The two clinics that sit idle now opened to much fanfare this summer and fall. The VA said, and local veterans agreed, the facilities in Hayward and in Rice Lake would make it much easier for area vets to get basic health care. No longer would they have to travel long distances to VA facilities in places like Duluth-Superior or the Twin Cities.
But without warning, the clinics closed this week.
VA spokesman Ralph Heussner says the locked doors are an unexpected disappointment.
"It's an inconvenience and we apologize for that," says Heussner. "The reason we set the clinics in those communities is to provide service so the veterans would not have to travel long distances."
Heussner says the VA is looking into several primary care options for more than 900 veterans who've been using the Hayward and Rice Lake clinics.
As for the long term, Heussner says the VA is committed to opening clinics in the two towns. And this time, he says, the clinics will not be contracted out.
“My response is that the government has acted in bad faith.”Mary Cheek, CEO of Corporate Health and Wellness
"The plan is for these clinics to become VA-operated clinics. As a matter of fact, within a day or two we will begin advertising for staff in those communities to become VA employees, and to operate a VA clinic in each of the communities," says Heussner.
Heussner says Corporate Health and Wellness, the company under contract to run the clinics, was having difficulty meeting its financial obligations. But he says the company had never threaten to close down the clinics.
Heussner says the VA informed the company it would not renew its contract which expires in June 2008.
The CEO of Corporate Health and Wellness, Mary Cheek, acknowledged the clinics ran into significant financial problems. But she says it's not her company's fault that startup costs exceeded expectations. Cheek blames the VA for the shutdowns.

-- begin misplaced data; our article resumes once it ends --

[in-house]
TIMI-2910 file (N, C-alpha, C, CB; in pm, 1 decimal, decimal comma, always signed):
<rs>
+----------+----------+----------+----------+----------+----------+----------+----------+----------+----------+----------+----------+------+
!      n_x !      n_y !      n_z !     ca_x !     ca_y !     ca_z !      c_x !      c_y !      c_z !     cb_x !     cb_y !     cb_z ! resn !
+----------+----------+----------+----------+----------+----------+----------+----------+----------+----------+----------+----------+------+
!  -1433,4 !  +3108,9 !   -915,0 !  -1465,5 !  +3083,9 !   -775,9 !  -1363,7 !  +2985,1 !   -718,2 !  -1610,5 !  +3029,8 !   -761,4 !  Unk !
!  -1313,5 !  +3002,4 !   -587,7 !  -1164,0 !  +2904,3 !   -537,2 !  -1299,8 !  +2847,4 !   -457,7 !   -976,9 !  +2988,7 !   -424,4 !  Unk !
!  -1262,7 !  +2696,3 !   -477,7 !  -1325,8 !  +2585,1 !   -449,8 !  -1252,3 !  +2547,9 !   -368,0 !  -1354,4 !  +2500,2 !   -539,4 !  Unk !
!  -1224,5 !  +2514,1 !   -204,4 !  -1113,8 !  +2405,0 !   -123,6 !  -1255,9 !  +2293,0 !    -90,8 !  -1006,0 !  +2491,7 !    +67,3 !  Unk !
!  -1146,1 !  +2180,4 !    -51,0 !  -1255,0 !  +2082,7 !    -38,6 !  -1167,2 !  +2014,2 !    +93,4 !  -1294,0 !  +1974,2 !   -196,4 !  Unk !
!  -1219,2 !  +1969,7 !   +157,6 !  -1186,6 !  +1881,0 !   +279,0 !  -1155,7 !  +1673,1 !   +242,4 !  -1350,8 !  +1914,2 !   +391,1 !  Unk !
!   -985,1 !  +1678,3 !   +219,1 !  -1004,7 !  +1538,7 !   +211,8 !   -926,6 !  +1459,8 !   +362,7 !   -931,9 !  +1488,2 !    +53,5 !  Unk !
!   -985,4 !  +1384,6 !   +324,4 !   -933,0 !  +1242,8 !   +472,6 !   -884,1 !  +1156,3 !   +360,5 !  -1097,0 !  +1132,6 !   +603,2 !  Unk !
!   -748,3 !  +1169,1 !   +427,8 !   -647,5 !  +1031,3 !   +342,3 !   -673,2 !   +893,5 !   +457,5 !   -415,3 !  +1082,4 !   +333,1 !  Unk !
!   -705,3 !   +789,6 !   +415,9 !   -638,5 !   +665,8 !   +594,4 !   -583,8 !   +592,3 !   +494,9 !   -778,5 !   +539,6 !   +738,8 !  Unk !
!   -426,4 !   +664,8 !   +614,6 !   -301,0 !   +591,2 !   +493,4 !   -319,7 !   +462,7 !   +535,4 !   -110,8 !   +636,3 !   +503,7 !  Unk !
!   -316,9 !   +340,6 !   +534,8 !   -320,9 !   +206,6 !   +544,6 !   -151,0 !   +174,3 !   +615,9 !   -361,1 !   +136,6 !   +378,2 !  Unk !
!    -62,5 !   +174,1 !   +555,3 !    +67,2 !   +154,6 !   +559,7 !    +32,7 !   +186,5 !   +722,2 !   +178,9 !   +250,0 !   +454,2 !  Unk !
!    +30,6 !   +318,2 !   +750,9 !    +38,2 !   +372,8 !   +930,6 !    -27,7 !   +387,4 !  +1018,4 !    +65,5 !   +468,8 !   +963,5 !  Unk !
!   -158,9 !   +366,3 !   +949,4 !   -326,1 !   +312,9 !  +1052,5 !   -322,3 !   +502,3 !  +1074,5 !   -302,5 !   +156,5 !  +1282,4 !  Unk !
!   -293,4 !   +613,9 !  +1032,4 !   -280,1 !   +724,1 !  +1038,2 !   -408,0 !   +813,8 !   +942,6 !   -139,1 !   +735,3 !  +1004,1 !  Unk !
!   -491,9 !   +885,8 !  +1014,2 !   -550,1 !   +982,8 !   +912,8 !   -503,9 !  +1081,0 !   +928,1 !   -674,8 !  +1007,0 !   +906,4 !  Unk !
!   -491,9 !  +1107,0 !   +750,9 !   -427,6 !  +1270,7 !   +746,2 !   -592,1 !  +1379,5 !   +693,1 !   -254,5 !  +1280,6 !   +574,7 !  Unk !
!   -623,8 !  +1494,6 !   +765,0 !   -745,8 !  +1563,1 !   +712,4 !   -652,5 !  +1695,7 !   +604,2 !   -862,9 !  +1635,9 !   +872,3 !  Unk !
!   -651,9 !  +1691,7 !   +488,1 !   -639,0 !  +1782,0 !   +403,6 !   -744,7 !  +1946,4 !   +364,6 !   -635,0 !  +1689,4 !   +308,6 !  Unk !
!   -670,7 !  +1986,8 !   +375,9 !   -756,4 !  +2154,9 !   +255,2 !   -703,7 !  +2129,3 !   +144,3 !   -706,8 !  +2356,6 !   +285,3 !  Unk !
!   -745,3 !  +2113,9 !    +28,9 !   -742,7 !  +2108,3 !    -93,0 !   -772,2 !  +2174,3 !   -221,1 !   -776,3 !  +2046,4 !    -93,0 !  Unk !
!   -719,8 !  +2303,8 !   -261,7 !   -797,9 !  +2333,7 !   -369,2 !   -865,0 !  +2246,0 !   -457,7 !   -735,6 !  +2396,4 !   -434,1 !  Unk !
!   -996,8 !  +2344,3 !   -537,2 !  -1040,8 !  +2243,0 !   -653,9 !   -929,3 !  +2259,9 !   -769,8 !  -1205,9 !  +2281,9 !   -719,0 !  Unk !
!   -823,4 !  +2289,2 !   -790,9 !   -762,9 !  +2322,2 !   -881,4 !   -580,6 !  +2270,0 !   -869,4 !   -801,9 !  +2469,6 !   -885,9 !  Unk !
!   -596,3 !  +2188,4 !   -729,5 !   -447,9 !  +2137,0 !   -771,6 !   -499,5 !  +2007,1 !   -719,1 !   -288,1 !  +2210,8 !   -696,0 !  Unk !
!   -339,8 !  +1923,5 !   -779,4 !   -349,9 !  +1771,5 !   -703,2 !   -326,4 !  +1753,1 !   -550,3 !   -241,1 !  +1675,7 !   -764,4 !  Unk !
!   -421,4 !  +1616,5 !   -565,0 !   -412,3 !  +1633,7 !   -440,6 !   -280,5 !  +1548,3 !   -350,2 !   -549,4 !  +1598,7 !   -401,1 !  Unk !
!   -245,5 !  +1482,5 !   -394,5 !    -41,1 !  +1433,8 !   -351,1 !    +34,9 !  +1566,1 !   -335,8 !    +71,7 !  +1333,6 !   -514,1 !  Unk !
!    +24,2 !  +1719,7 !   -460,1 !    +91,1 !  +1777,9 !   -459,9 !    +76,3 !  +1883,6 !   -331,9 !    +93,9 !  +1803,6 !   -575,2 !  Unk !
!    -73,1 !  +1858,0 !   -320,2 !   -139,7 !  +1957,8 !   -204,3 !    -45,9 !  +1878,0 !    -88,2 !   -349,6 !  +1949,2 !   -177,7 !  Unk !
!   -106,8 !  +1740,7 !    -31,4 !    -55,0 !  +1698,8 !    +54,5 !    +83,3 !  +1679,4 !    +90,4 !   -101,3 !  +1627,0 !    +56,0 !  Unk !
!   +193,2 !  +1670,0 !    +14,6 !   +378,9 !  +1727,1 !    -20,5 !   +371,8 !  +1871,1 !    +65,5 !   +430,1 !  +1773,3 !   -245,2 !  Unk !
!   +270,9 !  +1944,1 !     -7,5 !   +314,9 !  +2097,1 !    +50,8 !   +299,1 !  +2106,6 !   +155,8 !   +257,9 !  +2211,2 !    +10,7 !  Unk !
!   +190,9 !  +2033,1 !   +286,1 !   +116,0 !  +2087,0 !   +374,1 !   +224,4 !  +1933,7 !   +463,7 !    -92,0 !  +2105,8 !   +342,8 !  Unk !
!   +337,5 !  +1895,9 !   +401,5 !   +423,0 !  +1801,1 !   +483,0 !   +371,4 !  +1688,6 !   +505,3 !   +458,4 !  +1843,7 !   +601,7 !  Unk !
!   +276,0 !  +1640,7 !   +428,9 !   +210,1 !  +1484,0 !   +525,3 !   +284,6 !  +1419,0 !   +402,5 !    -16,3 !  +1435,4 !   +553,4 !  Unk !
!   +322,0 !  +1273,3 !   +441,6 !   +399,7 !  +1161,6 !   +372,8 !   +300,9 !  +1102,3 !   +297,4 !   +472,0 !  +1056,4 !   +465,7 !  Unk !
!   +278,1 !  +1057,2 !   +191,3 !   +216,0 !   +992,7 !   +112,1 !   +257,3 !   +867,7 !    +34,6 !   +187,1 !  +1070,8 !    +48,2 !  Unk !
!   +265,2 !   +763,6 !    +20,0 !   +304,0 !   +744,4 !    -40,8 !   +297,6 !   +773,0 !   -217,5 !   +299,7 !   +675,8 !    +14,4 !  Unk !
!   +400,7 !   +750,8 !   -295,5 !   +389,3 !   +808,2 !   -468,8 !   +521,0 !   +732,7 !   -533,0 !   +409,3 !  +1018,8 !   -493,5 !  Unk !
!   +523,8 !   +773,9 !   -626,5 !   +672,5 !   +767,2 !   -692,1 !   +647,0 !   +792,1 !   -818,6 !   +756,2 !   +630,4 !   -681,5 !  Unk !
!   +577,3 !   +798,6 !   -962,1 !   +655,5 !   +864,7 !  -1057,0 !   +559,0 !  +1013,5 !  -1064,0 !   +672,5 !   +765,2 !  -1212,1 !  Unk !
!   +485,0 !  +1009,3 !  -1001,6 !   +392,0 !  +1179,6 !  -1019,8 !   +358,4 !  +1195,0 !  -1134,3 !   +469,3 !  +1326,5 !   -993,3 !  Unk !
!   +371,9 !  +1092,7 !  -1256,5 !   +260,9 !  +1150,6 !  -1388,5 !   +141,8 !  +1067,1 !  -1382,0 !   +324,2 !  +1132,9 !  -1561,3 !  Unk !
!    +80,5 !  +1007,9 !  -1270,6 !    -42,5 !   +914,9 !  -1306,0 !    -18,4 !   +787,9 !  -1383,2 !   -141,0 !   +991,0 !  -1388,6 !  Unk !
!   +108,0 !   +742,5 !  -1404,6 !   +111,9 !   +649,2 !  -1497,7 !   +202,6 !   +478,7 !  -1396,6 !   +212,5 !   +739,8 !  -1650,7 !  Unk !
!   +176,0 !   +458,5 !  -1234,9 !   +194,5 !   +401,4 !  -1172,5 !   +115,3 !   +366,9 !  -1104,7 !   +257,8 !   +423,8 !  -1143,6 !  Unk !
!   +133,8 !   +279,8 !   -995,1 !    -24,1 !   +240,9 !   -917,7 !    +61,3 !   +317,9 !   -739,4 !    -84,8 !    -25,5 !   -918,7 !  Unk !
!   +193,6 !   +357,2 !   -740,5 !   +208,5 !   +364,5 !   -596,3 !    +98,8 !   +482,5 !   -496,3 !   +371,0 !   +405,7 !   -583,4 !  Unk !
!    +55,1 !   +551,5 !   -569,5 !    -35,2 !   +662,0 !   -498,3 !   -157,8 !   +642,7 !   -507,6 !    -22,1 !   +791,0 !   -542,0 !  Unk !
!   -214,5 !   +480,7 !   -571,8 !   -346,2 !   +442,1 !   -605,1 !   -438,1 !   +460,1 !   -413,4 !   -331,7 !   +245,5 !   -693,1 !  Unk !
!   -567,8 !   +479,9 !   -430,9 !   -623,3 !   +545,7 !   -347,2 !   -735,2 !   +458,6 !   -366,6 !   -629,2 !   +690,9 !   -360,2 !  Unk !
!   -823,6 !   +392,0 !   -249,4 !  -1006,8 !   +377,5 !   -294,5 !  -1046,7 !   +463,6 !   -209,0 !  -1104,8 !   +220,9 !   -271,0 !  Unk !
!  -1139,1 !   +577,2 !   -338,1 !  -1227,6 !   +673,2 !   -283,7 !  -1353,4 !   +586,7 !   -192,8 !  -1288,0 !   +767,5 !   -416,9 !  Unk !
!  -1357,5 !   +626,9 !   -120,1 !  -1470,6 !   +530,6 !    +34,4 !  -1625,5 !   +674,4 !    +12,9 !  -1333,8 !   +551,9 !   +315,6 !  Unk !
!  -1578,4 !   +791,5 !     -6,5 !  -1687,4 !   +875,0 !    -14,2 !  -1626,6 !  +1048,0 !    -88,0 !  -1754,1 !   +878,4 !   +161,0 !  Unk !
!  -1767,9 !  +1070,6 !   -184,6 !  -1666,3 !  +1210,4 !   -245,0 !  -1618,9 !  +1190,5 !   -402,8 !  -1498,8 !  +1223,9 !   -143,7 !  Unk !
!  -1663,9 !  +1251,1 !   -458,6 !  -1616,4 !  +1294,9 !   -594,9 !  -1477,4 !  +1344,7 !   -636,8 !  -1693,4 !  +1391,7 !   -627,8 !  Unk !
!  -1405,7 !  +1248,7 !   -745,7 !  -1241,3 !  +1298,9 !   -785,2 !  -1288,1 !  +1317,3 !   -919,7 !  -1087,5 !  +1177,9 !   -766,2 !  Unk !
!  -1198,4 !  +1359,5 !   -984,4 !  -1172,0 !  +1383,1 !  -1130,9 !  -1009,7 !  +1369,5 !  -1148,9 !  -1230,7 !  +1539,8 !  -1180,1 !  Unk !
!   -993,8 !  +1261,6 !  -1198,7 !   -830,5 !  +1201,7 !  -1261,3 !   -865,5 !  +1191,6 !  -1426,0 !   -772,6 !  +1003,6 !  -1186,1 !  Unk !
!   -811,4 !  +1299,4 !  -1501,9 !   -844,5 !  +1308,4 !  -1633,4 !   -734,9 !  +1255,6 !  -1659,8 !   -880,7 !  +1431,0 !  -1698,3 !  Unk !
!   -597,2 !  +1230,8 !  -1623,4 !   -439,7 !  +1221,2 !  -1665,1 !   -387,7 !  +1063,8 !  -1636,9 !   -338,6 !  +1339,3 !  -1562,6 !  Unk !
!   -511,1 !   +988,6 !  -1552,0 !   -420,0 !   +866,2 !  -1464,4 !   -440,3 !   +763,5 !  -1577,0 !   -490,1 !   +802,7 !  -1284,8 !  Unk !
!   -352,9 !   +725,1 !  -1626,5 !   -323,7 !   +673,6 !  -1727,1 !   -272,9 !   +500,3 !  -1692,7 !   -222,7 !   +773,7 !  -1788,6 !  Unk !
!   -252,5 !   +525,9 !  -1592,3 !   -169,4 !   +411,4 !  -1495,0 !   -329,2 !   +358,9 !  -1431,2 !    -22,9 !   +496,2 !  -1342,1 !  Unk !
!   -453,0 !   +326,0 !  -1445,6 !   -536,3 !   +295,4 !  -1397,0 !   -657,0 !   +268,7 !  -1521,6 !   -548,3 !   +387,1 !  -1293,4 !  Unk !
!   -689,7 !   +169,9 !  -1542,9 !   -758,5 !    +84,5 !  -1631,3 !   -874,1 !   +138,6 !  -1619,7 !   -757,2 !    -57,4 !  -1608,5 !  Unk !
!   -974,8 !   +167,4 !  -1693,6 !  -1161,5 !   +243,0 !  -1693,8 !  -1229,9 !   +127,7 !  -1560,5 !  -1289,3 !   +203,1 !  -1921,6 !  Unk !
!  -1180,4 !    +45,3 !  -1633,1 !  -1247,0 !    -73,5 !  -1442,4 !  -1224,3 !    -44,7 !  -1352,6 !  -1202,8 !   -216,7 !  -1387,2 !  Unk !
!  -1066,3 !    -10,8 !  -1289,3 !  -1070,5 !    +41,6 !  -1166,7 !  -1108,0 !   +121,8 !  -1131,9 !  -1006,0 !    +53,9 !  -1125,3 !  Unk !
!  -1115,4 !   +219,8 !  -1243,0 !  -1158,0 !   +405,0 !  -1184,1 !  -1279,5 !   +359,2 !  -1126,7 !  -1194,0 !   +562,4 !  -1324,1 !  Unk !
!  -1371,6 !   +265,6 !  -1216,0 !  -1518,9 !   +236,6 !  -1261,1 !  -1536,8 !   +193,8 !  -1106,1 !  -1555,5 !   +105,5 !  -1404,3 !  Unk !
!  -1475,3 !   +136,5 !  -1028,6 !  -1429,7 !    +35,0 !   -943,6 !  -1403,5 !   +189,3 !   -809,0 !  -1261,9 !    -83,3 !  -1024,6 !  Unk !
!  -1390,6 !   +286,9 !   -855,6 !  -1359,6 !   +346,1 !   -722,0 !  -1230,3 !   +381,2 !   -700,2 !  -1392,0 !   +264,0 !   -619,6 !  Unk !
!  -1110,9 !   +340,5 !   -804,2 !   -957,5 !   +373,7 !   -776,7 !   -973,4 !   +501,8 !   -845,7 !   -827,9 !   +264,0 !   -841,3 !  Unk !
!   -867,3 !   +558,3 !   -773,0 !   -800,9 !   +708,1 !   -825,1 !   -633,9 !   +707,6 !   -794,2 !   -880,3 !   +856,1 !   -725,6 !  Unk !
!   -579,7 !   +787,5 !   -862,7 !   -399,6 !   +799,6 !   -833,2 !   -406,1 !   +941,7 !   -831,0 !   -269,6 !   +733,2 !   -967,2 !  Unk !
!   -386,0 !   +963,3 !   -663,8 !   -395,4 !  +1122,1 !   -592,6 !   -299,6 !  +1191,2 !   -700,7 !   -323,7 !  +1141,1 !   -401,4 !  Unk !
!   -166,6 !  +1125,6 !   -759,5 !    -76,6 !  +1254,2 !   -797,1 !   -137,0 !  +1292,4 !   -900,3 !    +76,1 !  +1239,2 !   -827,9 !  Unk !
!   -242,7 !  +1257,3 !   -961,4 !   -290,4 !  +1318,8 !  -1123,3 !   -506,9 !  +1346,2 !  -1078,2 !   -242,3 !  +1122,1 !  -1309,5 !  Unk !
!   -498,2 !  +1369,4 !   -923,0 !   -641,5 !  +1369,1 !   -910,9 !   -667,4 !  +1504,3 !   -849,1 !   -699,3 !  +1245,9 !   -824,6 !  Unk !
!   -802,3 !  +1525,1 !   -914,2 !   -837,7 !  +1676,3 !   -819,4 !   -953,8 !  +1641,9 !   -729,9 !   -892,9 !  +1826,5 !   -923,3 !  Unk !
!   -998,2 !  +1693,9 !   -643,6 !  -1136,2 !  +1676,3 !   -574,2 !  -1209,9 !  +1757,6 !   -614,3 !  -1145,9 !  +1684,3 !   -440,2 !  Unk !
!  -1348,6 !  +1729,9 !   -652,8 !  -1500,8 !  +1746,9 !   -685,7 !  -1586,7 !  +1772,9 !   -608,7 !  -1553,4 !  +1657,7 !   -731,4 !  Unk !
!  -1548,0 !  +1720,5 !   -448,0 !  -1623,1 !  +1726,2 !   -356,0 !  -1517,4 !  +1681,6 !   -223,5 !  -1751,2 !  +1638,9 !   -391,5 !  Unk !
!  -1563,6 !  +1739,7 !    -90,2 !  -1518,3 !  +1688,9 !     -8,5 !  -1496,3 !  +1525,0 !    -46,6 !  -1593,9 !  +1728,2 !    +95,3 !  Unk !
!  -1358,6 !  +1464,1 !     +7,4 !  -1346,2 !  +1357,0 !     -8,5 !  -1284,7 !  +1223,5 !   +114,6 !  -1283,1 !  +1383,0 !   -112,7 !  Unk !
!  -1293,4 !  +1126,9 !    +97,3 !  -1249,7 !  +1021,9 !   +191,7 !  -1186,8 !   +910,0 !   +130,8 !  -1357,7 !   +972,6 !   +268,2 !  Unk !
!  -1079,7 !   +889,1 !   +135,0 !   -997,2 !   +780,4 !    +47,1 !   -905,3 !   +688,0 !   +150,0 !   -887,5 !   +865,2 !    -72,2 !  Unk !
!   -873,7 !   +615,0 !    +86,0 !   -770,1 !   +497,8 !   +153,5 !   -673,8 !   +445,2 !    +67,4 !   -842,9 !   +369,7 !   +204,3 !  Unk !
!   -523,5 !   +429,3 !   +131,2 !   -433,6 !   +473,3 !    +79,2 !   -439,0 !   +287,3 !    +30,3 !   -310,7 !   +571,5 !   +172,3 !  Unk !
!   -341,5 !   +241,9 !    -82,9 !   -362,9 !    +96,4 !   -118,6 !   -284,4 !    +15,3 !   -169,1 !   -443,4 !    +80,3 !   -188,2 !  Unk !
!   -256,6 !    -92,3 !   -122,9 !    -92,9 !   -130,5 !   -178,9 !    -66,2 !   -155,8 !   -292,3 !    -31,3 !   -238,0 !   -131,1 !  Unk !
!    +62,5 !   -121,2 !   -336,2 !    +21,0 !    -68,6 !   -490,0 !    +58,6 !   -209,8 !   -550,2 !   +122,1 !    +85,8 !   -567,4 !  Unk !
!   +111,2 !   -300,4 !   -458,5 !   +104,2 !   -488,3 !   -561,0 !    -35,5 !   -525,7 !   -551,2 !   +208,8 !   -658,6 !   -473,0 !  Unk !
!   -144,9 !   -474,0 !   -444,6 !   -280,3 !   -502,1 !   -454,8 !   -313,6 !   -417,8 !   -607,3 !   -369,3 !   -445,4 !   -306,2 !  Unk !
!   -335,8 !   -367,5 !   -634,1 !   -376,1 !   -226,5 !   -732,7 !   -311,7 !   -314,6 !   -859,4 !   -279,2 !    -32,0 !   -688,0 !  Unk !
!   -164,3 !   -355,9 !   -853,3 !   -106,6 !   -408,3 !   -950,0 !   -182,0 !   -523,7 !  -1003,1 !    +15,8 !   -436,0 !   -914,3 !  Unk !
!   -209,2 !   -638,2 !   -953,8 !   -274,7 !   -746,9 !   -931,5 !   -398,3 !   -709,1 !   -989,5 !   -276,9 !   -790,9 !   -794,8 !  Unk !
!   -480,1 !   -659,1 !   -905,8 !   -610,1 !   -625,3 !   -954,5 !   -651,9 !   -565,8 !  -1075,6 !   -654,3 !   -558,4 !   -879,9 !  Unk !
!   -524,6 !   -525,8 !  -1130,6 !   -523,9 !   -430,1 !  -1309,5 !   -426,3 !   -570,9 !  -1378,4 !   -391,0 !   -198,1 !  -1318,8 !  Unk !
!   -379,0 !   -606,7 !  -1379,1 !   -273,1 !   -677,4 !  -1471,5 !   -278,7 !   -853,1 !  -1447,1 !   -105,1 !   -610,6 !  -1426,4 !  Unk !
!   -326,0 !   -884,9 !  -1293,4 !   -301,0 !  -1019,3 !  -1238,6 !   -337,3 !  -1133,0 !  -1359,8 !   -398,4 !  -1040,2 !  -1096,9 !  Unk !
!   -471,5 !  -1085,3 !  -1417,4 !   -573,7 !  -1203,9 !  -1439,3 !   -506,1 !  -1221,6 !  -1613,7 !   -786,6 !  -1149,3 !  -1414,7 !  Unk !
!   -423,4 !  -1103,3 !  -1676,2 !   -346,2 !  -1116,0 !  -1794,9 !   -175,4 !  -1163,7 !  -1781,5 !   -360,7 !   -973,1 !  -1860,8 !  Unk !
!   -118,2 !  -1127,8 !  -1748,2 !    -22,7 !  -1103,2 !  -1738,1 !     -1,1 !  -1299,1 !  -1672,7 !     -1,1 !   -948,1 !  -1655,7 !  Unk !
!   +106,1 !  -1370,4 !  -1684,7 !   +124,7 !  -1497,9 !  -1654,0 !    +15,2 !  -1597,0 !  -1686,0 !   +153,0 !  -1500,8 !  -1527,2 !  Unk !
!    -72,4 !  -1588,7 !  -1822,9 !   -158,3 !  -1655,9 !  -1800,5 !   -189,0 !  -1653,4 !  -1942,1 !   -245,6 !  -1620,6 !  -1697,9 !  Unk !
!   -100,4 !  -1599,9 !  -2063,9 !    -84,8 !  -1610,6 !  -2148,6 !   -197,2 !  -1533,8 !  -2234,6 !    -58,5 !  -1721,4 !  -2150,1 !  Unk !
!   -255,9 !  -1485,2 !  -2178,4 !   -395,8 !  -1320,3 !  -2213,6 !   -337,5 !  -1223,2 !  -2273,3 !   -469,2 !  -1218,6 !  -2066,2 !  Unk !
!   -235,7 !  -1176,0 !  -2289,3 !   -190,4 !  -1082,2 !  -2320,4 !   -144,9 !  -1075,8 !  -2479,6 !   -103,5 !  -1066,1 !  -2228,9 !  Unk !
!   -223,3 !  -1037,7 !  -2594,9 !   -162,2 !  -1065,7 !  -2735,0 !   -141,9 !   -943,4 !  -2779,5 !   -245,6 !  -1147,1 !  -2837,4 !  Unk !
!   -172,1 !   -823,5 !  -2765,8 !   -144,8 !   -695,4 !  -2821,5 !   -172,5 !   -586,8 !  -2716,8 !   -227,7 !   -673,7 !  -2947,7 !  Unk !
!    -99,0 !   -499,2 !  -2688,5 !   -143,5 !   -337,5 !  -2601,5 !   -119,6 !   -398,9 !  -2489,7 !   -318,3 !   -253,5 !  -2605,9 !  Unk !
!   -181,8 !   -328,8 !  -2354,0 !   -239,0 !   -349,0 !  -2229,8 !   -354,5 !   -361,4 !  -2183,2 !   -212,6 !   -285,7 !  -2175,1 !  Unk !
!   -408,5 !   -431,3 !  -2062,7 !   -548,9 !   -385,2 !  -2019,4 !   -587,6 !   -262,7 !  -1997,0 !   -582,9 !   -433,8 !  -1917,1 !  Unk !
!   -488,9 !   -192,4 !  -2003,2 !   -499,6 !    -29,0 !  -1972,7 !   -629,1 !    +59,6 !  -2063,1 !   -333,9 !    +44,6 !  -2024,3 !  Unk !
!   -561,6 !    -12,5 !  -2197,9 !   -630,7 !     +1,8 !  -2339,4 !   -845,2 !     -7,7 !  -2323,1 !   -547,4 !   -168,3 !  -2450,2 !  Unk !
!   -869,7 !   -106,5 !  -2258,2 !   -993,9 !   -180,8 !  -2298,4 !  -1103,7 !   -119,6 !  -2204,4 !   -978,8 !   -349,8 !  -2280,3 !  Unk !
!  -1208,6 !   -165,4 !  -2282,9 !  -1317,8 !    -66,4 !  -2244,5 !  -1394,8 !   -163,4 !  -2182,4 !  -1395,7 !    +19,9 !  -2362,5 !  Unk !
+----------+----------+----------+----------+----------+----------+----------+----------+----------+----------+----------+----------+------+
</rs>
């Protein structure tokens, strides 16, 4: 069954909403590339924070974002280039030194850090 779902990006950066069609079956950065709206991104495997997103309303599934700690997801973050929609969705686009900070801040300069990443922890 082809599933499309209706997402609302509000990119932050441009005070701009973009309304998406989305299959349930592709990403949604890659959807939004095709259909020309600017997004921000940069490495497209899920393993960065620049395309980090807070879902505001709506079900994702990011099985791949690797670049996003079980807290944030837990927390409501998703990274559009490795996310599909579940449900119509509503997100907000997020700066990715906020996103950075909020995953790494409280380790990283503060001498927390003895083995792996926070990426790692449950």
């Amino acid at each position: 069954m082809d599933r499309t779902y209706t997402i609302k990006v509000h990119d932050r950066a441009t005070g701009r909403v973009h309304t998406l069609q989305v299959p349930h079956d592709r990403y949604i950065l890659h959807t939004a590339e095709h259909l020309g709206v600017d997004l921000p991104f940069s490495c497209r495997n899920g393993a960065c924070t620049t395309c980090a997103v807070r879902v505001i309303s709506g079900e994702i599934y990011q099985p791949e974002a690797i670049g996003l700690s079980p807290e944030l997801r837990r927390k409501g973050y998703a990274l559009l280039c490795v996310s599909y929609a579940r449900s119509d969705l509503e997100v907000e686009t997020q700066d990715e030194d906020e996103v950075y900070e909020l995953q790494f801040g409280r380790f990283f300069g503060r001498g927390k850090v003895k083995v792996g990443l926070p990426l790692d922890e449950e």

"My response is that the government has acted in bad faith," says Cheek.
Cheek says her company spent hundreds of thousands of dollars to build, staff and equip the clinics.
When she approached the VA for more funding, she says the VA decided not to renew her contract, making it impossible for her company to recoup its startup costs.
"We were led to believe that we were providing wonderful services," says Cheek. "After we asked for additional money, they said they would terminate our contract. They're leaving us in a bind."
Cheek says she'd be willing turn over her clinics to the VA, if the VA would pay her a fair price for what her company spend building them.
The VA says federal law prevents it from discussing any details of negotiations with the contractor.
Navy veteran Jim Gustafson, who lives in northwestern Wisconsin, was surprised and disappointed to hear the VA clinic near his home in Hayward was closed.
"In fact, I was just there about two weeks ago and everything was good," he says. Gustafson says it's fine with him if the VA follows through on its pledge to open its own clinics, with its own staff, in Hayward and in Rice Lake. But he wants the clinics up and running again as soon as possible.
"I would really be hard pressed if they didn't reopen it," says Gustafson. "To go back to what it was, after it being here and so convenient. That would be rough."
While it's looking for a permanent solution, the VA says it's also trying to find temporary space for clinics in Rice Lake and in Hayward. It's also considering using a mobile clinic van and temporarily shifting patients to other community-based VA clinics.